Apple purchased the iPhone.org domain name in 1999, 8 years before the official introduction of the iPhone.
2. In 1506, Louis II of Hungary was born prematurely and doctors kept him alive by slaying animals and wrapping him in their warm carcasses as a primitive incubator.
3. Curry has a long history of being served in Britain than fish and chips, with the first Indian restaurant opening in 1809 and fish and chips only being served from 1858 at the earliest.
4. When merging two lanes of traffic, a zipper merge is recommended because leaving a lane unoccupied as a result of early merging is inefficient. It only makes traffic heavier.
5. In 2004, there was an "election" for a new Chex flavor in South Korea. The green onion flavor won, but because Kellogg wasn't expecting this, they chose the chocolate flavor anyway. 16 years later, the South Koreans finally got it.
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15 Most Controversial & Costly Blunders in History
During World War 1, the MI5 used Girl Guides to deliver secret messages. They used Girl Guides instead of Boy Scouts because they found out that Boy Scouts weren't efficient enough, boisterous and talkative.
7. Jack Foley was so successful in the art of creating sounds for movies that his name was given to a whole new profession: a Foley artist. They specialize in creating sounds that are hard to record during filming.
8. The first documented gold found in the United States was discovered by 12-year-old John Reed, who pulled a 17-pound gold nugget from a North Carolina creek. Unsure of the substance, Reed's family used the nugget as a doorstop for several years before selling it to a jeweler for $3.50.
9. A company called Tweeter had its most active stock trading day in its history five years after it went out of business, after traders mistook their stock for that of Twitter, causing the price of the defunct company's shares to rise 1,000%.
10. In 2019, Pope Francis received a bottle of Oban malt whiskey while visiting Scottish priests, and declared it to be 'the real holy water'. The BBC captured the footage for a documentary, which was censored by the Vatican.
Sharks smell in "stereo," that is, they can detect the tiny delays in the time it takes for a scent to reach one nostril compared to the other and use it to determine the direction from where the scent is coming. This helps them in tracking their prey.
12. In 1939, a woman tried to assassinate the 11-year-old Shirley Temple while she was singing “Silent Night” on a live radio show, under the logic that the star had swiped her daughter's soul and shooting her would unleash it.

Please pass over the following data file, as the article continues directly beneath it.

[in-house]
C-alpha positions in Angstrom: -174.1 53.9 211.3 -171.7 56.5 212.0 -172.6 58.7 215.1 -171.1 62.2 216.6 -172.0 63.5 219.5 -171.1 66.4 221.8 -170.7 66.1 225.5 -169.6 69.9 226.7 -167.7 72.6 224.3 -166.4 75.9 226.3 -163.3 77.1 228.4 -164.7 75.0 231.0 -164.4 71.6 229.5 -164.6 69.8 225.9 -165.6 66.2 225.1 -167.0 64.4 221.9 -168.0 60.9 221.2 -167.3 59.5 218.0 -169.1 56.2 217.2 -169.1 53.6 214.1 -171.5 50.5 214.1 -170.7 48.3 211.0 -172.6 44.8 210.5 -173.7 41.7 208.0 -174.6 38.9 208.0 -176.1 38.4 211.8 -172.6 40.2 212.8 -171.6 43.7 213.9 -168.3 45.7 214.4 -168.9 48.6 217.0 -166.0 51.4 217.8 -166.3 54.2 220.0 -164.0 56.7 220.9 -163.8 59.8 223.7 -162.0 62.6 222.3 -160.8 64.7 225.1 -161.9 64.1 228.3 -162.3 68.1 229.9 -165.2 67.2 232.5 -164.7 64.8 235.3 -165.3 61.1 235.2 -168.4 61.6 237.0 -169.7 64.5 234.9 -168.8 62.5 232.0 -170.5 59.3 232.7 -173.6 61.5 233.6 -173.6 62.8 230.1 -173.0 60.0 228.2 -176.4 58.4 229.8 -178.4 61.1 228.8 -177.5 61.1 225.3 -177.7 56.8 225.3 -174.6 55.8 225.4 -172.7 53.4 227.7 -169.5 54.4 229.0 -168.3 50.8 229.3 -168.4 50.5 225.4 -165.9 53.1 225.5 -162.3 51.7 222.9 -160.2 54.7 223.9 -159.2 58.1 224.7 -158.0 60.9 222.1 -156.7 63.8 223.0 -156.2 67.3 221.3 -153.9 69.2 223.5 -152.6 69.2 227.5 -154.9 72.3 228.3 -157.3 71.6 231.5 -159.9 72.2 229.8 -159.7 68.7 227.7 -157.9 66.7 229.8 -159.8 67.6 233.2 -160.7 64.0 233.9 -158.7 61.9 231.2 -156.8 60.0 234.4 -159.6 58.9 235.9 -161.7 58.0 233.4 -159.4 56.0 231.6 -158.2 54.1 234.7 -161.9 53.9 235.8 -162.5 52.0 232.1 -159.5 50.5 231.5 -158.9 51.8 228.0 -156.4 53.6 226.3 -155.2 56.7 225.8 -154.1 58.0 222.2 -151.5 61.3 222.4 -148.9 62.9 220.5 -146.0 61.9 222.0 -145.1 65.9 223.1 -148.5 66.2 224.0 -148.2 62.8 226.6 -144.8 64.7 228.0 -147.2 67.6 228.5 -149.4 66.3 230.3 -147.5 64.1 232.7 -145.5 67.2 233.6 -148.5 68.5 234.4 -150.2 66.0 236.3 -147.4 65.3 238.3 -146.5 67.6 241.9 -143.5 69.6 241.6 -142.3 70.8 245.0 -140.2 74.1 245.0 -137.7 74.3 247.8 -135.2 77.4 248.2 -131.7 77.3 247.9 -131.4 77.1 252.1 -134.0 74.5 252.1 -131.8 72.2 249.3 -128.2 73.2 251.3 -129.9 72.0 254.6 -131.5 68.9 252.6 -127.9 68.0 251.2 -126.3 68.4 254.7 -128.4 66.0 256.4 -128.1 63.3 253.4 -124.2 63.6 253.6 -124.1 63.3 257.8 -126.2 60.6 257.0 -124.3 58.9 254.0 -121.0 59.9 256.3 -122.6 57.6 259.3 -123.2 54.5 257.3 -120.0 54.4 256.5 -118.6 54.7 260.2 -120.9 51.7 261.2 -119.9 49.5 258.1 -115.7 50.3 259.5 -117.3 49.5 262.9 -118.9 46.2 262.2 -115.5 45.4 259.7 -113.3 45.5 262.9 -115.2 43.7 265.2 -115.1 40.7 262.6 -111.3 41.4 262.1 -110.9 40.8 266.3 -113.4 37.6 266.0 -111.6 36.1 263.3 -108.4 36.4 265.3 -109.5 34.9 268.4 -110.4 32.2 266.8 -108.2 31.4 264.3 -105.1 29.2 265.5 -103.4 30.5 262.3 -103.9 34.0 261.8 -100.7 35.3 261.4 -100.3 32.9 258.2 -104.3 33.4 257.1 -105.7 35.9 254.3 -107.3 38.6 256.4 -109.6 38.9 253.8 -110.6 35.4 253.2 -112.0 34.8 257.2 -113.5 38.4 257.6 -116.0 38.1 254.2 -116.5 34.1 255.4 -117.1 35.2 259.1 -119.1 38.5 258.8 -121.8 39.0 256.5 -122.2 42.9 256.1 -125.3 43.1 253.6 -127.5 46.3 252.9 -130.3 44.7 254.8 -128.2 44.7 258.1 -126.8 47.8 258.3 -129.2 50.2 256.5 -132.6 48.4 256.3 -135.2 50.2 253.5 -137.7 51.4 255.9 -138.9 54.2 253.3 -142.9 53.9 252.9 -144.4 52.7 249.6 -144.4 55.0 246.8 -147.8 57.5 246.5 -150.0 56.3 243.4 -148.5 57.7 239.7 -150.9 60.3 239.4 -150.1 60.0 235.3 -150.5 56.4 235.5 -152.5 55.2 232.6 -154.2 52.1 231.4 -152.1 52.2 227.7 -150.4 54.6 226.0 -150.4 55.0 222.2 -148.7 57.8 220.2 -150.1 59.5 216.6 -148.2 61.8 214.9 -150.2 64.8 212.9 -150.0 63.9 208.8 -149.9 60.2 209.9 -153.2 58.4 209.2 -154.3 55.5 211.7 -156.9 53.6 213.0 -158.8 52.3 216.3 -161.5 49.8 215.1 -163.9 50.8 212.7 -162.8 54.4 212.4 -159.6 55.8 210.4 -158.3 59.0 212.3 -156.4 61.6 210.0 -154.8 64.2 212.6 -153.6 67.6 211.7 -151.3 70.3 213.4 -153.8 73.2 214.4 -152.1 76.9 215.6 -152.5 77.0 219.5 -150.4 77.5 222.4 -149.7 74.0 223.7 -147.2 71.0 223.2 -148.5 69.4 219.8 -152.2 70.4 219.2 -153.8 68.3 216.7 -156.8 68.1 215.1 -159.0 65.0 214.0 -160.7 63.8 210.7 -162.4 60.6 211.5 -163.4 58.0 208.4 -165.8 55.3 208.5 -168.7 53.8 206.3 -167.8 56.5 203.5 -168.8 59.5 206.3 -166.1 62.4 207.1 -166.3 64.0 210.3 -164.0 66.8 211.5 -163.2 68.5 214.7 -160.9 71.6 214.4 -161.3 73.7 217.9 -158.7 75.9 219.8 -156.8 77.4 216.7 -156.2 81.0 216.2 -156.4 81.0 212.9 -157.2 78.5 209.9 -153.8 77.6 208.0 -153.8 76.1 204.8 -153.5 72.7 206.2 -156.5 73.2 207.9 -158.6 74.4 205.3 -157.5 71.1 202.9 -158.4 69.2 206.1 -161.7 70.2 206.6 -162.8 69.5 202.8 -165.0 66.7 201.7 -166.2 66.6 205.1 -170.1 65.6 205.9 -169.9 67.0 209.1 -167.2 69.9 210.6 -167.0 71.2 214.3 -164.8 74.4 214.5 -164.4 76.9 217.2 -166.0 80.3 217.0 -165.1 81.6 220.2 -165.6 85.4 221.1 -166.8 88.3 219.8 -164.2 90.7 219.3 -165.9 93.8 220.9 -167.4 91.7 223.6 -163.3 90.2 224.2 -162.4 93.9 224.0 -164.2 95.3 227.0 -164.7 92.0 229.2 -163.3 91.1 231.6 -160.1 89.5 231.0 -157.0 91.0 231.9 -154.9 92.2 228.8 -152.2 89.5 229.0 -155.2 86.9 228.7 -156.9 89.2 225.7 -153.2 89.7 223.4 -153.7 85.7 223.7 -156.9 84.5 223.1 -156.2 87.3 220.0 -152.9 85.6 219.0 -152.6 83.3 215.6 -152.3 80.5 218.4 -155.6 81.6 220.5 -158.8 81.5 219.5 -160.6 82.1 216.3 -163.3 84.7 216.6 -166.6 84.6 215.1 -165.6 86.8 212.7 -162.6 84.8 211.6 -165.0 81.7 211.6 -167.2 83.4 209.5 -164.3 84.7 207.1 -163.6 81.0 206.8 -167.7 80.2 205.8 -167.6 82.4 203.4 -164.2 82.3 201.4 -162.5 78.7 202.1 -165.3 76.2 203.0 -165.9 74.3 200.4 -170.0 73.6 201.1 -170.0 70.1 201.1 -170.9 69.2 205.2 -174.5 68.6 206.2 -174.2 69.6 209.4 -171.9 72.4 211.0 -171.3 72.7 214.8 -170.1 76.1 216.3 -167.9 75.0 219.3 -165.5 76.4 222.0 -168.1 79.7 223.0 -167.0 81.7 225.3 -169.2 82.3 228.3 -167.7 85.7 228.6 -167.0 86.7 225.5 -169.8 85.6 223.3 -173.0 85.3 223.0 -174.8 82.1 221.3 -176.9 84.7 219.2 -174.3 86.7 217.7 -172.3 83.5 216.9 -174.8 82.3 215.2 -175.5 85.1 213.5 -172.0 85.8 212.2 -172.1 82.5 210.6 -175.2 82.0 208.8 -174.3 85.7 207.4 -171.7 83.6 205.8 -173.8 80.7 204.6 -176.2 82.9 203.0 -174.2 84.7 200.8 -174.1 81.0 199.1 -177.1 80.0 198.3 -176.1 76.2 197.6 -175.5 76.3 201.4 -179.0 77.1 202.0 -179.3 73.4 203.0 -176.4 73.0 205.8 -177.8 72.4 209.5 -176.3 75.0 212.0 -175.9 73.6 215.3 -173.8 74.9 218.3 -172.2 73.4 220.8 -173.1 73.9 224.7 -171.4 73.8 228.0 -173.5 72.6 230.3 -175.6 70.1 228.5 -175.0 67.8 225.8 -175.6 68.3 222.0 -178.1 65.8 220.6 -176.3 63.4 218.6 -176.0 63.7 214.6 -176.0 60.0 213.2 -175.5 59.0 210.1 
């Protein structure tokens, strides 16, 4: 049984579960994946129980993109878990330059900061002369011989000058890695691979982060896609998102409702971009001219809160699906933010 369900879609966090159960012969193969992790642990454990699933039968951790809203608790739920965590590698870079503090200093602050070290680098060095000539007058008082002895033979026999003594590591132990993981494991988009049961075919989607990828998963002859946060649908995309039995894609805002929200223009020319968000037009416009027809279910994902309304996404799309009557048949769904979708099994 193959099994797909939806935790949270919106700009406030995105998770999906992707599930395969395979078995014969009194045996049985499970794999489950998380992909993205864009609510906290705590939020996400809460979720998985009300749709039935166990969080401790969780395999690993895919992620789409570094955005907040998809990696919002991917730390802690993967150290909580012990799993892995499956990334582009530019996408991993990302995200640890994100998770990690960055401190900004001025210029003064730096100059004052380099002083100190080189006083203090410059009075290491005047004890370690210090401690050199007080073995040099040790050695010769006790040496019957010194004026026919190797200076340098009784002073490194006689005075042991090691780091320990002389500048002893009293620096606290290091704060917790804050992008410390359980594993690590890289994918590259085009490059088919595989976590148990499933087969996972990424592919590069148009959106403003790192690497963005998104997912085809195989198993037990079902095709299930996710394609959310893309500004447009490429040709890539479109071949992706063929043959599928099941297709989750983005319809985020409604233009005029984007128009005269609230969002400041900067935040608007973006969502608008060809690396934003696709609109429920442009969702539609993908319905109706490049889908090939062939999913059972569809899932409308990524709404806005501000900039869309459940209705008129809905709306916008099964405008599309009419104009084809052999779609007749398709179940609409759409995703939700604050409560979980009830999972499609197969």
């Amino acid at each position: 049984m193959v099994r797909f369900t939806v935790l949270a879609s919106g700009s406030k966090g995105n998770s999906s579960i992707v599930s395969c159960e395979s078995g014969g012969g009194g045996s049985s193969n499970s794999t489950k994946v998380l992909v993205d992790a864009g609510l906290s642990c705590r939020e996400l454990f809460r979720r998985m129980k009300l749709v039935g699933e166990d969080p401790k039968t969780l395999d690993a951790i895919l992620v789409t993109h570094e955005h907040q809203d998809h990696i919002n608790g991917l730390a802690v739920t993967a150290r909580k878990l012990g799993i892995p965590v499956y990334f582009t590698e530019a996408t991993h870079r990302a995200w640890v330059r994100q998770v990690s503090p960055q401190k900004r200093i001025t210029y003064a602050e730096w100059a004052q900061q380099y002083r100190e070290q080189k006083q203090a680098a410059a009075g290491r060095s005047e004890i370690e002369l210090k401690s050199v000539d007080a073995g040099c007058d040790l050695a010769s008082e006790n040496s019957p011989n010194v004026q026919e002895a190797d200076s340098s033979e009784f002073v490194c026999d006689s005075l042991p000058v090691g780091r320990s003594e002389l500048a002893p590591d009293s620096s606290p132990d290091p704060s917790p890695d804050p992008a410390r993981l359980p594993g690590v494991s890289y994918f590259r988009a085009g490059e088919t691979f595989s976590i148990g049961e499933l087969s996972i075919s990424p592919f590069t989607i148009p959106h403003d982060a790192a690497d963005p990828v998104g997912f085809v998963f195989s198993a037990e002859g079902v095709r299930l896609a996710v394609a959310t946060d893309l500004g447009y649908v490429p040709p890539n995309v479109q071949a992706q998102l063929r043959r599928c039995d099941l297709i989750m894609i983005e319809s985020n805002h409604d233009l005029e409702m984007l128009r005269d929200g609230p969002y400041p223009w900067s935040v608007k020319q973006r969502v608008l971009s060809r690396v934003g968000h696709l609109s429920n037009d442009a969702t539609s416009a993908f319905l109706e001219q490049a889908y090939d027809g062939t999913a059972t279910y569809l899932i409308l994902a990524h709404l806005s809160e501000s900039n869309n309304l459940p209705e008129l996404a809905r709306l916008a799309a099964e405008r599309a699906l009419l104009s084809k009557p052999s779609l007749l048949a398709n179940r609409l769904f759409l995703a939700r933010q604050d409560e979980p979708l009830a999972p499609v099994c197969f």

13. Large sections of Montana and Washington used to be covered by a massive lake held back by ice. When the ice broke it released 4,500 megatons of force, 90 times more powerful than the largest nuclear weapon ever detonated, moving 50 cubic miles of land.
14. During the Golden Age of Piracy, women sometimes became pirates by disguising themselves as men in an effort to take advantage of freedom and rights that only men could enjoy. Anne and Mary were two famous female pirates of that time who fell in love with each other’s disguised manly appearance.
15. In 2017, the British Nutrition Foundation ran a survey that found that 18% of 5 to 7-year-olds thought fish fingers are made from chicken, and 29% thought cheese came from a plant.
In 1911, the Rigby family included their cat Tom in their census form. 'Tom Cat' was listed as being an 8-year old, married Mouse-Catcher, Soloist and Thief with 16 children. His birthplace was listed as Cheshire and he was described as being 'speechless' in the infirmity section of the form.
17. “Three-quarter siblings” are siblings who are genetically halfway between full siblings and half-siblings. This happens if they share the same father, but different mothers who are sisters or the same mother but different fathers who are brothers.
18. Galba, the sixth Roman emperor, was so unpopular that after he was murdered by his successor Otho, around 120 people claimed credit for killing him, hoping that Otho would reward them. However, Otho was then deposed by Vitellius, who ordered them all executed.
19. An oil exploration company dug up seamonkey cysts in the 1990's while drilling near the Great Salt Lake that were radiocarbon dated to be 10,000 years old, and when the cysts were placed in water, some of them hatched.
20. In 1821, during the Greek War of Independence, 120 Greek men held out against 8,000 Ottoman soldiers, causing 900 casualties against 6 of their own deaths. This bought time for the Greek army to regroup.
21Lease Human Bodies
It’s legal in the US for companies to sell or lease human bodies that have been “donated to science.” Many donated bodies have to be paid for by researchers, and funeral homes earn a kickback for every “donation.”
22. When Apple ads claimed the iPhone X took “studio quality photos” there were complaints to the UK’s advertising standards about misleading statements. These were rejected because there isn’t a technical definition of what “studio quality photos” is: it’s completely subjective.
23. The Hammer Museum in Haines, Alaska is the first museum in the world dedicated to hammers, and it boasts 1400 hammers and related tools ranging from ancient times to the industrial era. Its mission is to educate the general public about the history and use of hammers.
24. "Nitrate free" labeled cured meats often use celery juice, which is naturally high in nitrates.
25. Bessie Coleman was the first African-American and Native American female pilot. She would only perform if the crowds were desegregated and entered through the same gates.